Lesson Presentation --Part 1

Lesson Presentation
Part 1

David Ward

A Message by Mr. David Ward, Mystic, Connecticut
At the 39th Annual Sunday School Teachers’ Conference
St. Catharines, Ontario — May 12, 1962

This afternoon we considered something of Lesson Preparation and we haven’t begun to exhaust the subject, just perhaps to stir up our pure minds a little bit about it; but after the preparation of a lesson, there is its presentation. The teacher has something in mind which he would convey to the pupil. The teacher must, therefore, first of all prepare himself in respect to the matter that is to be taught. But then that material, those concepts, those precepts must be conveyed to the individuals in such a way that they will apply them and use them in their lives. One has well said that education is not the accumulation of knowledge, but the use of it. And it is well that we remember this as we teach in any capacity.

In order to present material to others, it is first of all necessary that we establish contact with them. There can be no flow of ideas from the teacher to the pupil until he has gained the pupil’s interest, until the pupil is in harmony, in conjunction, in symphony with him. Therefore, the first thing that we are face-to-face with is making contact.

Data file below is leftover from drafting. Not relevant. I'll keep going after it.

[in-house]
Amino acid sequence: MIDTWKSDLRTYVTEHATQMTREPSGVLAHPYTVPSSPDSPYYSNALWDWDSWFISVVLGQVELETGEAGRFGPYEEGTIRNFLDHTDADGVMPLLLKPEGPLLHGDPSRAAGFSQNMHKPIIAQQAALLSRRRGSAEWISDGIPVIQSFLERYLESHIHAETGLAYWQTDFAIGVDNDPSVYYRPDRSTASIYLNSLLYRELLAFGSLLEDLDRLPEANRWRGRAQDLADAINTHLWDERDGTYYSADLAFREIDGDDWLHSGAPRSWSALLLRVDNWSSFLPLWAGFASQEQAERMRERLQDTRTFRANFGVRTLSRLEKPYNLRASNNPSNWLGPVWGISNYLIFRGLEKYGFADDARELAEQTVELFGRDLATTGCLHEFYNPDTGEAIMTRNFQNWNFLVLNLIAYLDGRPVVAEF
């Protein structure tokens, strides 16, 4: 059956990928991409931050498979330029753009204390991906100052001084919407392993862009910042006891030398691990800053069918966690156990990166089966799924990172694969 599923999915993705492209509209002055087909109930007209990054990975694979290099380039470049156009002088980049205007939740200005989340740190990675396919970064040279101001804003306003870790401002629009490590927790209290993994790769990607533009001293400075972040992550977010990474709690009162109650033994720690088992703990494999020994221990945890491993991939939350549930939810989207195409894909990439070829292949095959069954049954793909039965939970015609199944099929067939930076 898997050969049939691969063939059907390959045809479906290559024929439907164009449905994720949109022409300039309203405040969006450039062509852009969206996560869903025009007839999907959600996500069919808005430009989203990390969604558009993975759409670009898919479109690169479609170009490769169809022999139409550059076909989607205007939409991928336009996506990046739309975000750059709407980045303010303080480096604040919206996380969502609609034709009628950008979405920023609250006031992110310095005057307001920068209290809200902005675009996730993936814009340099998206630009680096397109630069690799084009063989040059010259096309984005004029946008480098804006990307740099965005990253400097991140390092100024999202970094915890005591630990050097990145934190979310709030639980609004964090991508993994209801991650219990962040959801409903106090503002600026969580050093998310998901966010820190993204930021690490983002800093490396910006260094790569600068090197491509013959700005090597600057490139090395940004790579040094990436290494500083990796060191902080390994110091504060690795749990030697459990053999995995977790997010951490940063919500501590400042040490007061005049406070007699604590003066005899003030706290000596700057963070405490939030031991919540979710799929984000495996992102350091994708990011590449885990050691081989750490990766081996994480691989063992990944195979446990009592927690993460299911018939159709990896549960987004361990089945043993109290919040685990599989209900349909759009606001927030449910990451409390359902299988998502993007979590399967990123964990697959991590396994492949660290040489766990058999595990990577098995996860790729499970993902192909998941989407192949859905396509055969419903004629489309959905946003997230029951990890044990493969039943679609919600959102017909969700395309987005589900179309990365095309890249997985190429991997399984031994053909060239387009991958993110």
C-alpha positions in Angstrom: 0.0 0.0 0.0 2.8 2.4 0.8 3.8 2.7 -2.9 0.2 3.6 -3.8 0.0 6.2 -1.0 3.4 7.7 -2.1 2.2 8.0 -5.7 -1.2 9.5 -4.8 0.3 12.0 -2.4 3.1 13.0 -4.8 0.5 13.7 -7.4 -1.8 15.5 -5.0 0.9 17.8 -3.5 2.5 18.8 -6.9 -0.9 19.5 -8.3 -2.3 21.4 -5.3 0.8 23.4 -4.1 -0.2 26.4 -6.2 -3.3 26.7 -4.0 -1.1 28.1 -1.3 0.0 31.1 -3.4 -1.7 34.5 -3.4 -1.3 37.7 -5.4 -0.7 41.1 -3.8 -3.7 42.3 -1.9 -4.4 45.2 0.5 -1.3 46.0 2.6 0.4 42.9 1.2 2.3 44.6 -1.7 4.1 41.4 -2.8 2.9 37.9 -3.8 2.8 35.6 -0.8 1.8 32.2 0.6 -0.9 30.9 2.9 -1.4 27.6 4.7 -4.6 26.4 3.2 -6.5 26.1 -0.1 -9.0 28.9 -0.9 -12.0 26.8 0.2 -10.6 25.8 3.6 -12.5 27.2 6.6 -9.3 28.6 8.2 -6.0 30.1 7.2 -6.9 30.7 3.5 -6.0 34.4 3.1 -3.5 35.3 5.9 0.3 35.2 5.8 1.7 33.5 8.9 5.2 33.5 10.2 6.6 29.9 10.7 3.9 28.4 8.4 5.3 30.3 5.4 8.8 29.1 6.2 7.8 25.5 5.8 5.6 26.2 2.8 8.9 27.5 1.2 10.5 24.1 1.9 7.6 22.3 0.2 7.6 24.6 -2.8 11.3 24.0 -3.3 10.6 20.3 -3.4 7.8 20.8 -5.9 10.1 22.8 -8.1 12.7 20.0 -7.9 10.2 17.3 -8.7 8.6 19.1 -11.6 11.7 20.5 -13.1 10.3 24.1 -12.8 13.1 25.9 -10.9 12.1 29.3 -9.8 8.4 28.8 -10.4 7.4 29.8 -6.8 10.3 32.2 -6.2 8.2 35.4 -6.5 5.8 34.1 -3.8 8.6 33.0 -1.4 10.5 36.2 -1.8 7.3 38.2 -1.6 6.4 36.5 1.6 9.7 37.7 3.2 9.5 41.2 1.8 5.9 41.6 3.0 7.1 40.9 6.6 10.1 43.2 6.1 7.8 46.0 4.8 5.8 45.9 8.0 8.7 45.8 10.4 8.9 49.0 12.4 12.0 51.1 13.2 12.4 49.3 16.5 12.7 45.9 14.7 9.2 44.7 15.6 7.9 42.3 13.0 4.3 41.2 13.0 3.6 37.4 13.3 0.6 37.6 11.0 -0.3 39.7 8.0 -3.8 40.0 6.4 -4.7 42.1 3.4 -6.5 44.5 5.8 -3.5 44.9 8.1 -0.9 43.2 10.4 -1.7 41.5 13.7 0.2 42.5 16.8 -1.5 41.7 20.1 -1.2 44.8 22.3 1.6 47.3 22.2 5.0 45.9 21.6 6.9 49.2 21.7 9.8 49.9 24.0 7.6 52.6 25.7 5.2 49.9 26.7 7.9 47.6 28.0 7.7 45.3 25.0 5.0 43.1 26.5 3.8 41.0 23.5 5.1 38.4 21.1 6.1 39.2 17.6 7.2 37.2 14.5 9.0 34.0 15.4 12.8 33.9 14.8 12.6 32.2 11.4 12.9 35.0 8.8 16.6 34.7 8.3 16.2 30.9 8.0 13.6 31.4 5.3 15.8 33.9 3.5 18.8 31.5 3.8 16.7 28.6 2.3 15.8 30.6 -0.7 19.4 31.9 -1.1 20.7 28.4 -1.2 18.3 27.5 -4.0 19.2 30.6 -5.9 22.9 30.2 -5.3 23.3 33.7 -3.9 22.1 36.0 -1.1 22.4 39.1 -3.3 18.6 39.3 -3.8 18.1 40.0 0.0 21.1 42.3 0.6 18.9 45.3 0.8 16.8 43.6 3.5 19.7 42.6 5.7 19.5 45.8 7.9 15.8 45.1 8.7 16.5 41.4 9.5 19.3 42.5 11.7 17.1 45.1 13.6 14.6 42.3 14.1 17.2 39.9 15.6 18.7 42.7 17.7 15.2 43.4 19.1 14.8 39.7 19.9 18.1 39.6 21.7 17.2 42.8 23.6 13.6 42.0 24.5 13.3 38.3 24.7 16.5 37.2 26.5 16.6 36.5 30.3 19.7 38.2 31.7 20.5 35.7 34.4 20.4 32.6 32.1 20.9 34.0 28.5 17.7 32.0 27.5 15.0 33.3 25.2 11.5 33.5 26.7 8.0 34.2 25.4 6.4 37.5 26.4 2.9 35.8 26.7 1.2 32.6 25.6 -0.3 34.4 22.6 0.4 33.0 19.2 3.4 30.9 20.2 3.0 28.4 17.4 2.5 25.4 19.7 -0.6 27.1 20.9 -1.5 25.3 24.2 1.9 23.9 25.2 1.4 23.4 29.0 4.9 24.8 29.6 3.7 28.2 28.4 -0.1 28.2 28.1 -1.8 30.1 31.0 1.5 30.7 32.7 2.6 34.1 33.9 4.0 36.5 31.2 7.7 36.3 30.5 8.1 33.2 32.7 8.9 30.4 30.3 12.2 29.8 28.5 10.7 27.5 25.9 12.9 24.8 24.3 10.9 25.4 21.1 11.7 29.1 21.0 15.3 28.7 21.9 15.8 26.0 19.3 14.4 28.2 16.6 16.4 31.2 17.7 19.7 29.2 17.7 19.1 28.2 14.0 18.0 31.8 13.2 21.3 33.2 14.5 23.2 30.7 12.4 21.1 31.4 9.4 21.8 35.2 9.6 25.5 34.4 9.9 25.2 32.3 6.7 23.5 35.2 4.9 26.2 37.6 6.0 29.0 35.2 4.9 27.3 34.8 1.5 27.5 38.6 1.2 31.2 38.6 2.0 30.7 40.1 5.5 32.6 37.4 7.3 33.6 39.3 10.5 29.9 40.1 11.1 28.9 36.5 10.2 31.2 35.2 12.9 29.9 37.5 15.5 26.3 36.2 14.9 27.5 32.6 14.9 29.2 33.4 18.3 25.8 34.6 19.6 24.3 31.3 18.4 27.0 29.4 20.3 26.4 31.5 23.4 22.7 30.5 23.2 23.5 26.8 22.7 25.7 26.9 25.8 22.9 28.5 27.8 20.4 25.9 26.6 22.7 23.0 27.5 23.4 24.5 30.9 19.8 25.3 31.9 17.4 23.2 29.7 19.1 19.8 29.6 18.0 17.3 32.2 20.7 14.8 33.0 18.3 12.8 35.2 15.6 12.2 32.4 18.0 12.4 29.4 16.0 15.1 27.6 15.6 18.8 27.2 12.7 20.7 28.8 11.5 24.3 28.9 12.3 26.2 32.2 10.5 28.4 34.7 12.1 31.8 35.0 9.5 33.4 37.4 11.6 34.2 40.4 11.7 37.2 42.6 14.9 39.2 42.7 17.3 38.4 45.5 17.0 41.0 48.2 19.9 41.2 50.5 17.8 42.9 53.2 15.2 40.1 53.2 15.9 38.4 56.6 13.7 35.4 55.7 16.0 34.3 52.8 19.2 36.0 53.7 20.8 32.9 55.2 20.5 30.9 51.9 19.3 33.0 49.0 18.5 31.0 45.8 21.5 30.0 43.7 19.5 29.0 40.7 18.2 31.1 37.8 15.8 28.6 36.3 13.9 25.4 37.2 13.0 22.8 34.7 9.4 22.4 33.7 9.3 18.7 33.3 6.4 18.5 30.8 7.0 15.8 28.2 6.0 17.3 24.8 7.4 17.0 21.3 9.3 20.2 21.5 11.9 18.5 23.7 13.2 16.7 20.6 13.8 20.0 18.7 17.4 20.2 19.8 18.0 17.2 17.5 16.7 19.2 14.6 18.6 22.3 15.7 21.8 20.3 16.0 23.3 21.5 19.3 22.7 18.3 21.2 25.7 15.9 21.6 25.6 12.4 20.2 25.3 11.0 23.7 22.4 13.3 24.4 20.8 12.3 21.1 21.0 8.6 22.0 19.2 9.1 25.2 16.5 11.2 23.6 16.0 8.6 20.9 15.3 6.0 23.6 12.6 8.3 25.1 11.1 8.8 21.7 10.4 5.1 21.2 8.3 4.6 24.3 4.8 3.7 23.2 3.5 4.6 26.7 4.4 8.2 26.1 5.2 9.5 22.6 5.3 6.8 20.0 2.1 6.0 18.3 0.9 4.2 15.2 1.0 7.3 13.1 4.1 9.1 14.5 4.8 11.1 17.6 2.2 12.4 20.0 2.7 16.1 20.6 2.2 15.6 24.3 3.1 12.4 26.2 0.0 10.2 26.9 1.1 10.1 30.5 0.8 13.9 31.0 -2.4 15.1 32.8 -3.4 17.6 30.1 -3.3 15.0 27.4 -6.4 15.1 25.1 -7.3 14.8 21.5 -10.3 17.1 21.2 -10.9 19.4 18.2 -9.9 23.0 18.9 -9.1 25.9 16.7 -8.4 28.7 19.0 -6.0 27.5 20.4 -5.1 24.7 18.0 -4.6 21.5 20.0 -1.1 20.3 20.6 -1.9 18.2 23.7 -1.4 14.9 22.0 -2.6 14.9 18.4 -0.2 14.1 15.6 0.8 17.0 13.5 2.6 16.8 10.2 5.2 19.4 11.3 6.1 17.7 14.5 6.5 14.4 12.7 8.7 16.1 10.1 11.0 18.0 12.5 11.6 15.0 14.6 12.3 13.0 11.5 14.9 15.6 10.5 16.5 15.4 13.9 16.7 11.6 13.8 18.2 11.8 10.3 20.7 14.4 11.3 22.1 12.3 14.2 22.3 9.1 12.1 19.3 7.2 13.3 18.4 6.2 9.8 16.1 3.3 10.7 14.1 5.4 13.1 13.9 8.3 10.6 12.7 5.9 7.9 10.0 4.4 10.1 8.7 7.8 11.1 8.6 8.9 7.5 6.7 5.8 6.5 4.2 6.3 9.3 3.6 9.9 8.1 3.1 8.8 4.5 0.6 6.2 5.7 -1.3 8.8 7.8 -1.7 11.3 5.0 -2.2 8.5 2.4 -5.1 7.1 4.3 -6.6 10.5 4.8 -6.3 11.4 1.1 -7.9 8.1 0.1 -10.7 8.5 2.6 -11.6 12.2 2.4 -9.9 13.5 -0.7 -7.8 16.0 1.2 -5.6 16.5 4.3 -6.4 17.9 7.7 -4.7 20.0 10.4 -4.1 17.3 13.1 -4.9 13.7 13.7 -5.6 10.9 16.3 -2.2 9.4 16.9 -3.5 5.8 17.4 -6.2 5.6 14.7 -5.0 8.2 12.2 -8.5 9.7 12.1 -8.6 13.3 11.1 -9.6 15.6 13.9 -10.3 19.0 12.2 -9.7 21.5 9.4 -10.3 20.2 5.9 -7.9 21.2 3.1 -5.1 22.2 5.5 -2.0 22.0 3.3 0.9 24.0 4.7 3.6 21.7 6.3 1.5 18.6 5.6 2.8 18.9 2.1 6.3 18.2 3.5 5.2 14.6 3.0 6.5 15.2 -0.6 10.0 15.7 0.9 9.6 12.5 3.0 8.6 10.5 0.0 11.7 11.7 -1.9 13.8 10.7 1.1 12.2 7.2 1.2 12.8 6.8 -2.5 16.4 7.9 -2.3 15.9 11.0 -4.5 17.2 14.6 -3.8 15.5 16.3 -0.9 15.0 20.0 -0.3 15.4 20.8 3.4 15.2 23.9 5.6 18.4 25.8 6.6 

There are a number of ways to make contact. One of the best ways is by reviewing the previous material. Some have estimated that review should comprise 25% to 33% of our teaching. This is an excellent way of bringing in new thoughts, by reviewing the old — tying in with that which is past as we present some thing that is new.

As a matter of fact, this brings us to one of the basic laws of teaching and that is what is known as the “law of apperception.” Which simply means this — that we only teach something new as it is related to something that is already known. Suppose, for example, that we had two containers here on the platform, and I told you that what was in the container on my right hand was exactly the same as what was in the container on my left hand. Now you would have learned something if you first knew what was in the container on my right hand, but if you did not know what was in this container, then you could not determine what was in that.